17-β-Estradiol Induces Spreading Depression and Pain Behavior in Alert Female Rats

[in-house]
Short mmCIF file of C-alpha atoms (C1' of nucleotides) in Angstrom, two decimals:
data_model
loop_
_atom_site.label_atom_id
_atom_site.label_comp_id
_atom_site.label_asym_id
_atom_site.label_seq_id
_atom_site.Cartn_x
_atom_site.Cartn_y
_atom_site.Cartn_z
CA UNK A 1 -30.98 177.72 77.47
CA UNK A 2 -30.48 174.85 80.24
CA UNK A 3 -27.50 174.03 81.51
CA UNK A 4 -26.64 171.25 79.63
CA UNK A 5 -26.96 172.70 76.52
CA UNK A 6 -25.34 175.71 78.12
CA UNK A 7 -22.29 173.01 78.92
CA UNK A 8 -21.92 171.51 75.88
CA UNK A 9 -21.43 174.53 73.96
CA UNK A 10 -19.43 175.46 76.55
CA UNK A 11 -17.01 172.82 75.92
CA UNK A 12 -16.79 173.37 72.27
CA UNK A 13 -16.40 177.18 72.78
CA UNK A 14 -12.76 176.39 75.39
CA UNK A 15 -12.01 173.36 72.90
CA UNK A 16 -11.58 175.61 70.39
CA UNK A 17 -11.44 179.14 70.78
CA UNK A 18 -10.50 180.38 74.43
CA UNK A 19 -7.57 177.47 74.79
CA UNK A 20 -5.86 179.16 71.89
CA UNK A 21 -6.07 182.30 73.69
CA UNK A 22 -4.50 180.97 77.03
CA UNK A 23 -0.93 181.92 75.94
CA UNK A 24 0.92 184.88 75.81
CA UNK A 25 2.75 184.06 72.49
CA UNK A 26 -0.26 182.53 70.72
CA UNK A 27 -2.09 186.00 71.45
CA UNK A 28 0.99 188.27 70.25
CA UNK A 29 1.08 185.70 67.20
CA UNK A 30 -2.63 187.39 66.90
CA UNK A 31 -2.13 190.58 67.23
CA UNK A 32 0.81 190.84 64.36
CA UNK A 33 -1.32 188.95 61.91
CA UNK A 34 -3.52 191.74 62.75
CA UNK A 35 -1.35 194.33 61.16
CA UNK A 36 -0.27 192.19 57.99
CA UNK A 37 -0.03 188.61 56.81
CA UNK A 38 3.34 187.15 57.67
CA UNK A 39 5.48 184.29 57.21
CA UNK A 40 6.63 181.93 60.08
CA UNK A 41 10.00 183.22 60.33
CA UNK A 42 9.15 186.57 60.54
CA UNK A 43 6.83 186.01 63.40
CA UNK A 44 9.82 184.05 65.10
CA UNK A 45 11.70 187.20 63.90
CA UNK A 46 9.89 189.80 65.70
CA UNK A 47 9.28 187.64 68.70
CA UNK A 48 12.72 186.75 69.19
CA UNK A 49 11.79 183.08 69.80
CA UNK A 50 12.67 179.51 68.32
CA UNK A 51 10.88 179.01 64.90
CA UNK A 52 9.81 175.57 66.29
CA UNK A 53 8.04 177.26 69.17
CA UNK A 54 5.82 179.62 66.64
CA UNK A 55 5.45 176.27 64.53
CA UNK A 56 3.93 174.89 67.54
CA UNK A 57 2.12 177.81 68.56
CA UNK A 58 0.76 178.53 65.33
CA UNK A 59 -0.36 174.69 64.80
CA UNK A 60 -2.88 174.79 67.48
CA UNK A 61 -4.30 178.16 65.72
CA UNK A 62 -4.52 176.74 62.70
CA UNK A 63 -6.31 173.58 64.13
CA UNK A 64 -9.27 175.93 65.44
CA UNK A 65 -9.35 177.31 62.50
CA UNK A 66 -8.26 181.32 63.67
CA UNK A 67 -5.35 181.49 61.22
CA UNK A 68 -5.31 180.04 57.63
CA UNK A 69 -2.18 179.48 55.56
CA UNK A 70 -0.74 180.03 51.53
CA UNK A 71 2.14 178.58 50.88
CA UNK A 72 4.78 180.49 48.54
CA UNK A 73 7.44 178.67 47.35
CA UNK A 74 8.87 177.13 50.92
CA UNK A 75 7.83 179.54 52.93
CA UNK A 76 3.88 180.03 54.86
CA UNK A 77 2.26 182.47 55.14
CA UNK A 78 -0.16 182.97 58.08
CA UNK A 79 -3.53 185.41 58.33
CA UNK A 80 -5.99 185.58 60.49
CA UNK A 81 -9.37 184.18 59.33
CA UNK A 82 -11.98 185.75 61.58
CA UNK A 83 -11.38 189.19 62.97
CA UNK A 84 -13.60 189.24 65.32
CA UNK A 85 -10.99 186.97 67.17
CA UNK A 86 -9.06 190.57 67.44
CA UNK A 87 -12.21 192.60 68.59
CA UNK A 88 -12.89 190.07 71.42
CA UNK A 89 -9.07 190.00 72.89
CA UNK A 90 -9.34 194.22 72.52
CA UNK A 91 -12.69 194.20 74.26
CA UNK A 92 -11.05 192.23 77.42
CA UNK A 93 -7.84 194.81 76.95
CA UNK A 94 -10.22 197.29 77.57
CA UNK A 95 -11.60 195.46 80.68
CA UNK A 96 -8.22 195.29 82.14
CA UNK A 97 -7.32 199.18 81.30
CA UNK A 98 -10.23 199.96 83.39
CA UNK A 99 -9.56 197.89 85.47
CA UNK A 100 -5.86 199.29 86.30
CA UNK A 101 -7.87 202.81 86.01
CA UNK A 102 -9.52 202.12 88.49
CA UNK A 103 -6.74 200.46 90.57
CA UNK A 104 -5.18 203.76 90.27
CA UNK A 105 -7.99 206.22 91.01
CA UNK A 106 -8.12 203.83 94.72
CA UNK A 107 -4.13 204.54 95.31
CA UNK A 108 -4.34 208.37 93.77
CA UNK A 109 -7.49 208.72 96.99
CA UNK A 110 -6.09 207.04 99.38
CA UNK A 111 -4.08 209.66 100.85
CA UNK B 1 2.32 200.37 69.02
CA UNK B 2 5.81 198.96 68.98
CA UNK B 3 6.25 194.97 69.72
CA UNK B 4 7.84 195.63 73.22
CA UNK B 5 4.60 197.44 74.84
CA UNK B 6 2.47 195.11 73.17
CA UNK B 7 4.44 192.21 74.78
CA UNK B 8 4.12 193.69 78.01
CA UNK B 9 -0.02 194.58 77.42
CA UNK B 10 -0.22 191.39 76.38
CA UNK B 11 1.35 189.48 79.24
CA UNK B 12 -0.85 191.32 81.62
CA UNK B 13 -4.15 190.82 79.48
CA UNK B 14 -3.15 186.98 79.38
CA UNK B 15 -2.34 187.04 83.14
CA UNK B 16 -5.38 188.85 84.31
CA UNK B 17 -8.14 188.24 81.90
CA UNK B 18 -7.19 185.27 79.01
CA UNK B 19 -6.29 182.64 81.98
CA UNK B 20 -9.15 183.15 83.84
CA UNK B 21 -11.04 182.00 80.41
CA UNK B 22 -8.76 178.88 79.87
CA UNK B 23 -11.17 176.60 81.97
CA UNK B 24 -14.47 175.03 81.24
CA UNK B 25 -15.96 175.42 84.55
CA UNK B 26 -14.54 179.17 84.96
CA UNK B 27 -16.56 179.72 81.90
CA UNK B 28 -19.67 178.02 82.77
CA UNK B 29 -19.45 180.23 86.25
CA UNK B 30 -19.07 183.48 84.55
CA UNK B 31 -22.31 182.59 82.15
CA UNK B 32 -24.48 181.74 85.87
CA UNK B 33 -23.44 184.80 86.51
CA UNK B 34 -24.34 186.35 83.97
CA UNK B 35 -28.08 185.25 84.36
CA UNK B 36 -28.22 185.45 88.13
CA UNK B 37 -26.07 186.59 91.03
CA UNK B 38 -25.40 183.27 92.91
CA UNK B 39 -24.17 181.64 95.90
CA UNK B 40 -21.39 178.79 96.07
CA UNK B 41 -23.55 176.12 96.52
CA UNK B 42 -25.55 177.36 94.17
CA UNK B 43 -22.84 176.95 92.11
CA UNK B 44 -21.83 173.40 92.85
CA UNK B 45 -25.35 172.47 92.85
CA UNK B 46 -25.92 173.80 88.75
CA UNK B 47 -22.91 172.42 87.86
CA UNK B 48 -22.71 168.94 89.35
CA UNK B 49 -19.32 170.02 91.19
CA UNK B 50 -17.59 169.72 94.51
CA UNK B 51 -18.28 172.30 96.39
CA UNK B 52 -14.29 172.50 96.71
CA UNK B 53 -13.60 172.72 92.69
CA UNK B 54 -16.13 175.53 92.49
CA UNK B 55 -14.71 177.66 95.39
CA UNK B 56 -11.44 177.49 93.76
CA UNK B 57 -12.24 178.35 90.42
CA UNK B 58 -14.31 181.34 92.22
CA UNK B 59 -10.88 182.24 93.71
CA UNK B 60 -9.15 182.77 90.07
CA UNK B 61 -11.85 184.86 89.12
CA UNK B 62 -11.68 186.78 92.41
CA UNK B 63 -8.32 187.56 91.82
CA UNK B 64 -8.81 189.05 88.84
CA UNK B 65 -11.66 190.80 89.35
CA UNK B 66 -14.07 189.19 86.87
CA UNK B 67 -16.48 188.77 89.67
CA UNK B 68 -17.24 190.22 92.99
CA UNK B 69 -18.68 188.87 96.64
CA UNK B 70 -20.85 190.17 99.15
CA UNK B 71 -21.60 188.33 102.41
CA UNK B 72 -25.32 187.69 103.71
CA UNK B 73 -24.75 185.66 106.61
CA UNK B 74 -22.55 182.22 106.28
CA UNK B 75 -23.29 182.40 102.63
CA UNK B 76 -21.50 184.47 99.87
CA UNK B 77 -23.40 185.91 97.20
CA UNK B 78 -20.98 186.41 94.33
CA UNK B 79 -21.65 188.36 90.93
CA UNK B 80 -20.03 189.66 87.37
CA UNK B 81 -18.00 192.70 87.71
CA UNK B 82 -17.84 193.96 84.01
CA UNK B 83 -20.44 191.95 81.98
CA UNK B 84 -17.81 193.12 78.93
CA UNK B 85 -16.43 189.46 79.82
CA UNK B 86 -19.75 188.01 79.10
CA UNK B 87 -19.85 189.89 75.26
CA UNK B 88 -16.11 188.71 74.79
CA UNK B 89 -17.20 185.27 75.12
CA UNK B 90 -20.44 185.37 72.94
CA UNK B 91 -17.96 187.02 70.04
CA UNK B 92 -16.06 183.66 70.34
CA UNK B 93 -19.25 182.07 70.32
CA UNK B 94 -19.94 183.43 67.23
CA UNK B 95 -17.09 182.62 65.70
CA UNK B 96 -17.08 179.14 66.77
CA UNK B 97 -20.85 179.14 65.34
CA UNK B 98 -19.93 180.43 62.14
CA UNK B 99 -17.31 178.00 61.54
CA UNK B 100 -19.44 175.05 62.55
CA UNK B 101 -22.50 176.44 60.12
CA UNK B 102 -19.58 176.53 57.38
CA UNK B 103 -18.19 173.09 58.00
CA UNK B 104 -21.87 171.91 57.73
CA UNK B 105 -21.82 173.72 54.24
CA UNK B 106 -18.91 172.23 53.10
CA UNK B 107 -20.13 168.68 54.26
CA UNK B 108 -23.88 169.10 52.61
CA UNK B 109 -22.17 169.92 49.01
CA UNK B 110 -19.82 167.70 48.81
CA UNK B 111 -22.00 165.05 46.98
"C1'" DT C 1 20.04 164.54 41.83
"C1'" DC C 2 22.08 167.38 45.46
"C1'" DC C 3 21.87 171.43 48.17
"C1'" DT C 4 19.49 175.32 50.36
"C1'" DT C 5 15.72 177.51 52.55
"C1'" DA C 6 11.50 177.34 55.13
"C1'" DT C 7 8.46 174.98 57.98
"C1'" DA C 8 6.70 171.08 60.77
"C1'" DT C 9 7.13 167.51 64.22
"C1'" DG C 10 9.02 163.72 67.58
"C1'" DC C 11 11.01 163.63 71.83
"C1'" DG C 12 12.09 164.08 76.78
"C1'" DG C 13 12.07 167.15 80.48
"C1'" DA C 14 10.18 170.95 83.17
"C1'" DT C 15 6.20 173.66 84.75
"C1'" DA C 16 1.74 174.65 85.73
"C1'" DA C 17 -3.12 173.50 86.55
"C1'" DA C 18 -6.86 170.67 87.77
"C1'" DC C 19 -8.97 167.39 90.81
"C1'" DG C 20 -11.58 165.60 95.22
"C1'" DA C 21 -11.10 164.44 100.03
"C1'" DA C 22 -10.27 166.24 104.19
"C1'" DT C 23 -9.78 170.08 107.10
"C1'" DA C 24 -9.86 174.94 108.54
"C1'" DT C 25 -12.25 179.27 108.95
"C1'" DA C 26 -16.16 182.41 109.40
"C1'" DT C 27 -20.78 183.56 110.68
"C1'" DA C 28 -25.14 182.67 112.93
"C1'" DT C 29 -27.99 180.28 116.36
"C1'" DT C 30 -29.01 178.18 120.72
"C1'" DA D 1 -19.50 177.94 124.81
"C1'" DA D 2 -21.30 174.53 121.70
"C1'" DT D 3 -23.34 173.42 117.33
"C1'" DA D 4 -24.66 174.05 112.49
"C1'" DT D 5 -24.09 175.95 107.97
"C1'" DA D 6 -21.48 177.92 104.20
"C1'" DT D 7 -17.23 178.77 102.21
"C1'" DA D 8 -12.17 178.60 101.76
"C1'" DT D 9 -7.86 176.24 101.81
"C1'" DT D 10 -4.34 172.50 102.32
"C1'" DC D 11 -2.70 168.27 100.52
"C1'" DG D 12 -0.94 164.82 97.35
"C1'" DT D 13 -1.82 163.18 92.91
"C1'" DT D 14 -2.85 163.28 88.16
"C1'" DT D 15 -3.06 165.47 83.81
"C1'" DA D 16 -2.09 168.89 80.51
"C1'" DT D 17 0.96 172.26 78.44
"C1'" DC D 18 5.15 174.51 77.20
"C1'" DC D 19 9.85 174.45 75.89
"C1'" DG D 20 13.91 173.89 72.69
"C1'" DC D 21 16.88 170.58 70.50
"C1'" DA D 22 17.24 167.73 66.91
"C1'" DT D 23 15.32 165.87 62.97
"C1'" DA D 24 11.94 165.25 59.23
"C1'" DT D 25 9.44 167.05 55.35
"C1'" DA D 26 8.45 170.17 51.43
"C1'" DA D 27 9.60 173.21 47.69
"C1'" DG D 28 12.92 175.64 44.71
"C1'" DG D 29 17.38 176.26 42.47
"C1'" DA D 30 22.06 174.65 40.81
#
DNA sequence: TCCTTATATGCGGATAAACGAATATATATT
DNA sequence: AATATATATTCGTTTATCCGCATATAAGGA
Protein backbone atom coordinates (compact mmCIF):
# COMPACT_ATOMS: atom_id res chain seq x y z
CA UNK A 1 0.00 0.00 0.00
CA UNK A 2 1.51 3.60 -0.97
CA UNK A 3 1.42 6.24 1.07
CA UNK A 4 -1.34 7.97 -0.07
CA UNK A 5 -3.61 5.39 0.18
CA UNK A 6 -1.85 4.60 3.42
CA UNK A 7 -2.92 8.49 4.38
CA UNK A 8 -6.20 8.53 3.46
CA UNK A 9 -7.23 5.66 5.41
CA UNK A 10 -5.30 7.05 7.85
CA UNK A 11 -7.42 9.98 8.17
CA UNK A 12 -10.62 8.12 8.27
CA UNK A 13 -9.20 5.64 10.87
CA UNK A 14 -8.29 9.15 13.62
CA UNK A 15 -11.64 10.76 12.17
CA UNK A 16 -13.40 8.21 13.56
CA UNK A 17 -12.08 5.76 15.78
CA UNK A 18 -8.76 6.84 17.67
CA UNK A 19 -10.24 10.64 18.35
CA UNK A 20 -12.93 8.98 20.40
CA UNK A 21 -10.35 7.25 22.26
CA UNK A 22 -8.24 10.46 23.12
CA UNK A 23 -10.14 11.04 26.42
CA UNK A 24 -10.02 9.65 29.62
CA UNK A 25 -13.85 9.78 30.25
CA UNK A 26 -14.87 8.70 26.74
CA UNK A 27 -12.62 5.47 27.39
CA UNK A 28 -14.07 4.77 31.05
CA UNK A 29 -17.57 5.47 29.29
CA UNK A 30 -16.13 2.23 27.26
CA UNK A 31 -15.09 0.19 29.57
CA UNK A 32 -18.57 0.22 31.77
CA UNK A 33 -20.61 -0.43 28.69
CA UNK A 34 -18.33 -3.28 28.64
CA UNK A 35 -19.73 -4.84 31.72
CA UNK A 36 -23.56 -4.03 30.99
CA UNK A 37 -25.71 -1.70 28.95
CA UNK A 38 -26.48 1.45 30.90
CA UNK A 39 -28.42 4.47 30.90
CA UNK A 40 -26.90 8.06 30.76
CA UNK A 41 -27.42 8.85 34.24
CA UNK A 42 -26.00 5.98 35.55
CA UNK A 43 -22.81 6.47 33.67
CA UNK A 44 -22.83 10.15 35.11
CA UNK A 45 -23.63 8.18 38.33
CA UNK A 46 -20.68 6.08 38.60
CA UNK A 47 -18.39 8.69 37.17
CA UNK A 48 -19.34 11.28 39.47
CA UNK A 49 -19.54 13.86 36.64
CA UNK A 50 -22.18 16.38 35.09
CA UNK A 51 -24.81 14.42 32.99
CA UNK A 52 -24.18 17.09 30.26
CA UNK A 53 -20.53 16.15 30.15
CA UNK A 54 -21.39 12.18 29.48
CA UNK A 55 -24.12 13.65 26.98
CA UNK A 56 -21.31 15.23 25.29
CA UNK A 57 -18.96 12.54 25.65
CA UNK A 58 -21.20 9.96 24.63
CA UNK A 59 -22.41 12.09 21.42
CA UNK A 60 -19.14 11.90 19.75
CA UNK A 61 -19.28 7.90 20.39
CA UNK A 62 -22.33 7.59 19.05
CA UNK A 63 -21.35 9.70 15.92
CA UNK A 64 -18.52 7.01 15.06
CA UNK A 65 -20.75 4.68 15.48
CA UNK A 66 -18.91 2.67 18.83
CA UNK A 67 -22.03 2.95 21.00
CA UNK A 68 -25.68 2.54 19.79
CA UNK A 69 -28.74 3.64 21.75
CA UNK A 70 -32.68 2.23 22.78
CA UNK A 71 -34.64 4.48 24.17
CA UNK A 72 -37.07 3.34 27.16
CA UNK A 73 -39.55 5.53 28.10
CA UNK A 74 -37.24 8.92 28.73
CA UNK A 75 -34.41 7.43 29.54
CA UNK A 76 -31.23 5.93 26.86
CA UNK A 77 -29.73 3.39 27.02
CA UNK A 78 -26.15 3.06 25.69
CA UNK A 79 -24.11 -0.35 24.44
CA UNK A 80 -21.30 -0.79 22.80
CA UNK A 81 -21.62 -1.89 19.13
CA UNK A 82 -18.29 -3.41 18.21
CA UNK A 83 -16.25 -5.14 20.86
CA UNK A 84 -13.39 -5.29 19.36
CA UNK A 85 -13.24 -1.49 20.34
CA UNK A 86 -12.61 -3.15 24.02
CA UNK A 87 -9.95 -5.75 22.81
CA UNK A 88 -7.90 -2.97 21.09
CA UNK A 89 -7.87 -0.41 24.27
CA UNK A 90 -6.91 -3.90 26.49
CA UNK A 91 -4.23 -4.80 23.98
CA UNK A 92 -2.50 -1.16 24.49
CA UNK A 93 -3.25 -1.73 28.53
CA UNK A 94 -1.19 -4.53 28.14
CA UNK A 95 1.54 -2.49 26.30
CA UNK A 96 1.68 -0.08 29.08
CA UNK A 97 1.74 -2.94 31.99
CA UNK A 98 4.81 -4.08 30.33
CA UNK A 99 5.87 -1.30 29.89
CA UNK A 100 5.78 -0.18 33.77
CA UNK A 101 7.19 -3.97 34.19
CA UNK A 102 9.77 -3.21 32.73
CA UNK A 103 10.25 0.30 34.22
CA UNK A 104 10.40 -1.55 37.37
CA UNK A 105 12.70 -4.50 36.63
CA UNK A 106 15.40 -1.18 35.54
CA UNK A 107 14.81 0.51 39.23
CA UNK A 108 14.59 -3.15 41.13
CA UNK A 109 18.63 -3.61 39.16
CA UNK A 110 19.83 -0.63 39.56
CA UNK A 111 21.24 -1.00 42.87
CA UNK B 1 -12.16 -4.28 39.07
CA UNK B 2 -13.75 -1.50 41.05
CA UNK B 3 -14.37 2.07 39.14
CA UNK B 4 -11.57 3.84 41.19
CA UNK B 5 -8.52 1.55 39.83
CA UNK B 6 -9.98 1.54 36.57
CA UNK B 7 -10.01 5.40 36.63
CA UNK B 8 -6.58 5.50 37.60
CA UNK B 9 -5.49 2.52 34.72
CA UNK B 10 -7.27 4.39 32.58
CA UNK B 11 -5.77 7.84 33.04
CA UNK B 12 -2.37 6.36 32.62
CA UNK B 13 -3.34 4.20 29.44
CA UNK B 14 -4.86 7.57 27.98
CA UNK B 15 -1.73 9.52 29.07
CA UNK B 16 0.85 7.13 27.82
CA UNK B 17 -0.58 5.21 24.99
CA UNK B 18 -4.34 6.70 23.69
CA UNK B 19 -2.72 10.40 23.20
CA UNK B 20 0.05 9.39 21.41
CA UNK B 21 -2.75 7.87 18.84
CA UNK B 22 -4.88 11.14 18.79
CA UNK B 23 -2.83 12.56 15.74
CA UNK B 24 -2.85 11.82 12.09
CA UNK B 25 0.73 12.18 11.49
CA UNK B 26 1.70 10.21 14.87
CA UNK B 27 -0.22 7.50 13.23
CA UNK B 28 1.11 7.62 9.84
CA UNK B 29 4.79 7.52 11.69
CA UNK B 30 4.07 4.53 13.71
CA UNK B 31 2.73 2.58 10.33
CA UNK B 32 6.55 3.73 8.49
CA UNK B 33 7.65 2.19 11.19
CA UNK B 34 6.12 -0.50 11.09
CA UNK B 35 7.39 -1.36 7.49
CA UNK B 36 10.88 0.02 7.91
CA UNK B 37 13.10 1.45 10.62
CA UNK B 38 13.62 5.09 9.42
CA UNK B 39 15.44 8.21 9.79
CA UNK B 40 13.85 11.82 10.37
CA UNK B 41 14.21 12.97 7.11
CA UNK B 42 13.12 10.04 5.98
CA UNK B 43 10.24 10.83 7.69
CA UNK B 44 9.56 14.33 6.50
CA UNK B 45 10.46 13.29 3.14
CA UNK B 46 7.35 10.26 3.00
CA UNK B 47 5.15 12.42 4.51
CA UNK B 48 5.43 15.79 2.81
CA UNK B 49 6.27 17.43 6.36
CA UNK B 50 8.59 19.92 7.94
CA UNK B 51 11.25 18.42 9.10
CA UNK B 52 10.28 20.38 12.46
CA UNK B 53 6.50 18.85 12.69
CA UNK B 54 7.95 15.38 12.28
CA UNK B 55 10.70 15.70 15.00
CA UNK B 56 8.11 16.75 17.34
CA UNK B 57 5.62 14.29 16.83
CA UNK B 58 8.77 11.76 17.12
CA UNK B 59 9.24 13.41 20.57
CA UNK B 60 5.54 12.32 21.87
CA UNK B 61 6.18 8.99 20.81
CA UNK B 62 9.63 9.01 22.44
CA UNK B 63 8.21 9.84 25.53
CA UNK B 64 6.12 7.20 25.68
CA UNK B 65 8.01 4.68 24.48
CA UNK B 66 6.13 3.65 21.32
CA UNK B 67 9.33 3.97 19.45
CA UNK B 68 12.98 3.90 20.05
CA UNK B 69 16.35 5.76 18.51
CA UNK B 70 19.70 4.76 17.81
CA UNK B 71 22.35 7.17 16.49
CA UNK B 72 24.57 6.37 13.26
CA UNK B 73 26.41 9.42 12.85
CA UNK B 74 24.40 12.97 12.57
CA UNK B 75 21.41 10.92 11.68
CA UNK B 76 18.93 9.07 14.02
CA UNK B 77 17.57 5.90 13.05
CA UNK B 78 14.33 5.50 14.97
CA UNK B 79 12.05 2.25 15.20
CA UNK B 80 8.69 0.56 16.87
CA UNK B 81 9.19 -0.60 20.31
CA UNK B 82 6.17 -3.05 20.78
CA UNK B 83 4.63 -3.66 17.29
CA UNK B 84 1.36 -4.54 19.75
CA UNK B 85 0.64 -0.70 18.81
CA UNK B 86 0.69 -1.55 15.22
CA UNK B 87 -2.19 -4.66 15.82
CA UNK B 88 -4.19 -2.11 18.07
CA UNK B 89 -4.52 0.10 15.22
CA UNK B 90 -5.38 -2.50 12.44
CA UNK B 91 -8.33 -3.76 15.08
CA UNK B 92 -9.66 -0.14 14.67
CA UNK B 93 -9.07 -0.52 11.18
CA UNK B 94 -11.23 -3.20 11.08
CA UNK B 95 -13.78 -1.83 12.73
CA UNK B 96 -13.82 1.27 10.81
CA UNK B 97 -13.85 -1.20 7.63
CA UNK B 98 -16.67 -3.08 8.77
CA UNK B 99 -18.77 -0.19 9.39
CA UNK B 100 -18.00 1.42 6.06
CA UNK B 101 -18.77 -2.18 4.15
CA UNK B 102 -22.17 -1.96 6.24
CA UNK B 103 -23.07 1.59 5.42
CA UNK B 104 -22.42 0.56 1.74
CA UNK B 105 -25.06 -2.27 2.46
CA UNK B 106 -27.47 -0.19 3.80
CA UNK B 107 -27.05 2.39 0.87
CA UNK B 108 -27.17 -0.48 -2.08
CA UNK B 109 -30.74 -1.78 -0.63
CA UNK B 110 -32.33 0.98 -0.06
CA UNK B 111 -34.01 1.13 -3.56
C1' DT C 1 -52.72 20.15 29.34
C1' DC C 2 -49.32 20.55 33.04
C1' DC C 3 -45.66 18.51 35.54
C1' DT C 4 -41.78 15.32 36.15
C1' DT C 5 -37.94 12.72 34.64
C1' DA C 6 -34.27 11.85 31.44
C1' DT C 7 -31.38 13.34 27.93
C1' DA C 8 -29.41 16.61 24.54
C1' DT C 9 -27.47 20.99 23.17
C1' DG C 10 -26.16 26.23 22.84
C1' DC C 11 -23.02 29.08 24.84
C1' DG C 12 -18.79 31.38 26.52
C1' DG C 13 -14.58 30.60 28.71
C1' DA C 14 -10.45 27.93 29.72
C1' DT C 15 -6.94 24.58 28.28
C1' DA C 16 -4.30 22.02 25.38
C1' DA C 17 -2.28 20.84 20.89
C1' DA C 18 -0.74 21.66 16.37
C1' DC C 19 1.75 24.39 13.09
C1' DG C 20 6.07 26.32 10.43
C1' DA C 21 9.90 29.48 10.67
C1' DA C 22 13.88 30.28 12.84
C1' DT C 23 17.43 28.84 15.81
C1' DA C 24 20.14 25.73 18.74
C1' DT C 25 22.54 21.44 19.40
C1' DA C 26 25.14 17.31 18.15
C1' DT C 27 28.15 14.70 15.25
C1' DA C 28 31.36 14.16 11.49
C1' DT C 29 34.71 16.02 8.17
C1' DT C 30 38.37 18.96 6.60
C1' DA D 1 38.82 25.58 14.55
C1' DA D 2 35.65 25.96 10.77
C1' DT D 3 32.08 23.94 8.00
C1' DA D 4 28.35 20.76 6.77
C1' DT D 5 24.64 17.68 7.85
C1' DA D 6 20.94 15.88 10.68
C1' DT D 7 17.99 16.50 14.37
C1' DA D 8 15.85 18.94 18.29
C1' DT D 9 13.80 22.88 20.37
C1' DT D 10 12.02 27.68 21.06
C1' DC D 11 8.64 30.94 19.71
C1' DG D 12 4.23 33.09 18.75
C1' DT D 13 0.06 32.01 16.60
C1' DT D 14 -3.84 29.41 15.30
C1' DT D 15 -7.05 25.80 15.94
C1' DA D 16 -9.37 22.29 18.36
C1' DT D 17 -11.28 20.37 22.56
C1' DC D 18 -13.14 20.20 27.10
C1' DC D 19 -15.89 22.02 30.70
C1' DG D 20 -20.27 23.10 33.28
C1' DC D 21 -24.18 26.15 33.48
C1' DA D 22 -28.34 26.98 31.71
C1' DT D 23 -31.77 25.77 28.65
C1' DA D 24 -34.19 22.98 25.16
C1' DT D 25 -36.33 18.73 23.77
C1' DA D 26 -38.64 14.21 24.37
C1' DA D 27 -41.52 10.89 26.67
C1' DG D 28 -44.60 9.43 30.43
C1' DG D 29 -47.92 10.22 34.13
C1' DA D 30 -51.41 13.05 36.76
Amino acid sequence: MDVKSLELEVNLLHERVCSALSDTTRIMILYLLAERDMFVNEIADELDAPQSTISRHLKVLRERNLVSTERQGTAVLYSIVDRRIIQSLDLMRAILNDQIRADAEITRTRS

Aims: Test the putative contribution of 17-β-estradiol in the development of spreading depression (SD) events and head pain in awake, non-restrained rats. Main Methods: Female, Sprague-Dawley rats were intact or underwent ovariectomy followed one week later by surgery to place electrodes onto the dura to detect epidural electroencephalographic activity (dEEG). dEEG activity was recorded two days later for 12 hours after systemic administration of 17-β-estradiol (180 μg/kg, i.p.). A separate set of rats were observed for changes in exploratory, ambulatory, fine, and rearing behaviors; periorbital allodynia was also assessed. Key Findings: A bolus of 17-β-estradiol significantly elevated serum estrogen levels, increased SD episodes over a 12-hour recording period and decreased rearing behaviors in ovariectomized rats. Pre-administration of ICI 182,780, an estrogen receptor antagonist, blocked 17-β-estradiol-evoked SD events and pain behaviors; similar results were observed when the antimigraine therapeutic sumatriptan was used. Significance: These data indicate that an estrogen receptor-mediated mechanism contributes to SD events in ovariectomized rats and pain behaviors in both ovariectomized -and intact-rats. This suggests that estrogen plays a different role in each phenomenon of migraine where intense fluctuations in concentration may influence SD susceptibility. This is the first study to relate estrogen peaks to SD development and pain behaviors in awake, freely moving female rats, establishing a framework for future preclinical migraine studies.